THERE’S BEEN A lot of discussion about whether 2012 will see property prices hit the ‘floor’.
The Government and Nama are doing their bit to help to stimulate house purchases through budgetary measures and negative equity insurance schemes. Unfortunately, there has been little debate about the optimal level of house property prices. Few have been asking the question – would it be a good idea if property prices stopped falling this year?
A standard measurement of ‘house affordability’ is the ratio between median house prices and median household income. The authoritative Annual Demographia International Housing Affordability Survey suggests that affordability lies in the 3:1 range – median house prices should be three times or less the median household income. Anything above that threshold leads us into ‘unaffordability’ territory.
One of the problems is that we don’t have official data for these median components. So we have to patch this together. Conor McCabe has looked at the relationship between average house prices and average industrial wages and found that while the ratio hovered around the 4:1 mark between the mid-1980s and mid-1990s (that is, average house prices was four times the average industrial wage), by 2006 this ratio exceeded 11:1. Therefore, the ratio before speculative boom can be considered the long-term sustainable ratio between house prices and wages.
I have done my own calculation, using the Department of Environment data.
There are some minor differences with Conor’s calculations. This data is based on manufacturing wages – but what they both show is the scale of the speculative boom (the shaded area is my own estimate of wages, as the Department of Environment stops after 2007 because the CSO changed their wage calculation methodology). They further show that pre-speculative prices fluctuated around 4.
Ronan Lyons also looked at this issue and found that average house prices were about 3.6 times the average household income during the 1980s. Ronan suggests that this could be considered the equilibrium level. Back in July of last year he suggested that, using this 3.6 ratio, house prices needed to fall by about 25 percent.
So where does that leave us? In 2011, house prices fell by approximately 16 percent which suggests that the ratio has fallen to something like 5.5. Ok, this is well below the speculative heights but still well above that ratio of approximately 4 that pertained in the decade preceding the speculative boom. To get to that level, we need house prices to fall by another 25 and 30 percent.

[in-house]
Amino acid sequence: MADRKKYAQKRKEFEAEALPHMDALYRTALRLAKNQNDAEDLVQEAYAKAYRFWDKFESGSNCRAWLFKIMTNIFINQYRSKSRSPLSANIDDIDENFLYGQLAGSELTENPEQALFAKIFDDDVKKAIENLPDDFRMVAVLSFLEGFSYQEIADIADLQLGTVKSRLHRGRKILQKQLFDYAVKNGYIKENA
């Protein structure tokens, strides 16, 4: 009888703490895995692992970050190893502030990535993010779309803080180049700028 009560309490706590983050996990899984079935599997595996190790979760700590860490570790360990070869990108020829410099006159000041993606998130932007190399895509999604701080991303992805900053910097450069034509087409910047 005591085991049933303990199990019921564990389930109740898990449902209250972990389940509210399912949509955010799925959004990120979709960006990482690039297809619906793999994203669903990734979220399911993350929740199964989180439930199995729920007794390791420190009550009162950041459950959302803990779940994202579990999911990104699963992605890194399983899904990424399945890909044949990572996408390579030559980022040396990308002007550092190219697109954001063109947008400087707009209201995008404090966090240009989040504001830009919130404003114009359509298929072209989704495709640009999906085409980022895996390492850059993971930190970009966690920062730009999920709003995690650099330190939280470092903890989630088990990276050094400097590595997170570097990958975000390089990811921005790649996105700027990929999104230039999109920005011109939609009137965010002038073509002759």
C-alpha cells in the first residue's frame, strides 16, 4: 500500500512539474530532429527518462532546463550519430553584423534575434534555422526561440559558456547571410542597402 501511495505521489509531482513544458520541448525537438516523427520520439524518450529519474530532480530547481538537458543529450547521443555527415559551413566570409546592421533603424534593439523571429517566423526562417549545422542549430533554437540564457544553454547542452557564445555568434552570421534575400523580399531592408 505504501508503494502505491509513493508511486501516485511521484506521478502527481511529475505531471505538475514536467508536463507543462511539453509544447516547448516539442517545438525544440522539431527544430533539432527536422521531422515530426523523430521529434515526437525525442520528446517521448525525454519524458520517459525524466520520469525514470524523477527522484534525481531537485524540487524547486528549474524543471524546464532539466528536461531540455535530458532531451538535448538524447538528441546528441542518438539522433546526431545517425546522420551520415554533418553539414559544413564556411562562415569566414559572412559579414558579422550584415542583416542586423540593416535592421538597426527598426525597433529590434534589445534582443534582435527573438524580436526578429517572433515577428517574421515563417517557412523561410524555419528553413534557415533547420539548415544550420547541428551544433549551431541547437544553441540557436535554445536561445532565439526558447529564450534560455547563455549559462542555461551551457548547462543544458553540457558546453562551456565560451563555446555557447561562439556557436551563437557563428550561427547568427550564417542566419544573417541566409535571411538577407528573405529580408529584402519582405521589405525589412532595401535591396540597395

Taking Ronan’s equilibrium of ratio of 3.6 we find that, using the EU Survey of Income and Living Conditions, house prices in 2009 were 4.3 times that of gross household income. This suggests a further fall of 16 percent is necessary – but we have to remember that gross household incomes are falling along with prices; so the fall in house prices would need to be more.
Where’s the bottom line?
Ok, we have now been numbed by all these prices and ratios. What’s the bottom line? It should make us very worried that the Government and public agencies are pursuing policies to put a floor on prices. Housing costs – home-ownership and rents – should be driven down to a level of reasonable economic return; otherwise, they become a drain on the productive economy. If people have to spend more on housing themselves, they have less to spend in other sectors of the economy. This becomes a cost – and as we know from experience, a terrible cost; not only in diverting scarce resources from non-housing consumption but the danger of diverting investment away from productive activity.
What does it say about an economic policy that reviving a property market is considered desirable? Do we really believe that building and selling houses to each other is a pathway to recovery? Have we learned nothing? We are facing into a medium-term period of falling or stagnating real wages (wages after inflation) coupled with higher taxation that will reduce real disposable income. And we’re talking about reviving, or interrupting the fall in, property prices – especially when they are still well above their equilibrium?
Complex housing policies are reduced to one thing – property prices. We have rental accommodation issues (price, quality, tenants’ rights in a fragmented mom-and-pop sector); land prices and the Kenny Report; planning mechanisms for future land use; a potential regressive property tax; arrears and negative equity; rising homelessness; billions of Euros available for individuals, companies and banks to cover their speculative losses in past years; degraded housing stock; local authority waiting lists; ghost estates; NAMA; a dysfunctional private housing sector and a quickly disappearing public housing sector, etc. etc.
But never mind all that. It’s all so very complicated. Let’s just talk about house prices. Let’s talk about ‘reviving the property sector’. Let’s continue to conflate the fortunes of the economy with the fortunes of the property market. We only need to focus on one index – and when it starts rising again, we’ll all feel so good about ourselves.
And normal business will have been restored.
Michael Taft is Research Officer with UNITE the Union; author of the political economy blog Notes on the Front; and a member of the TASC Economists Network.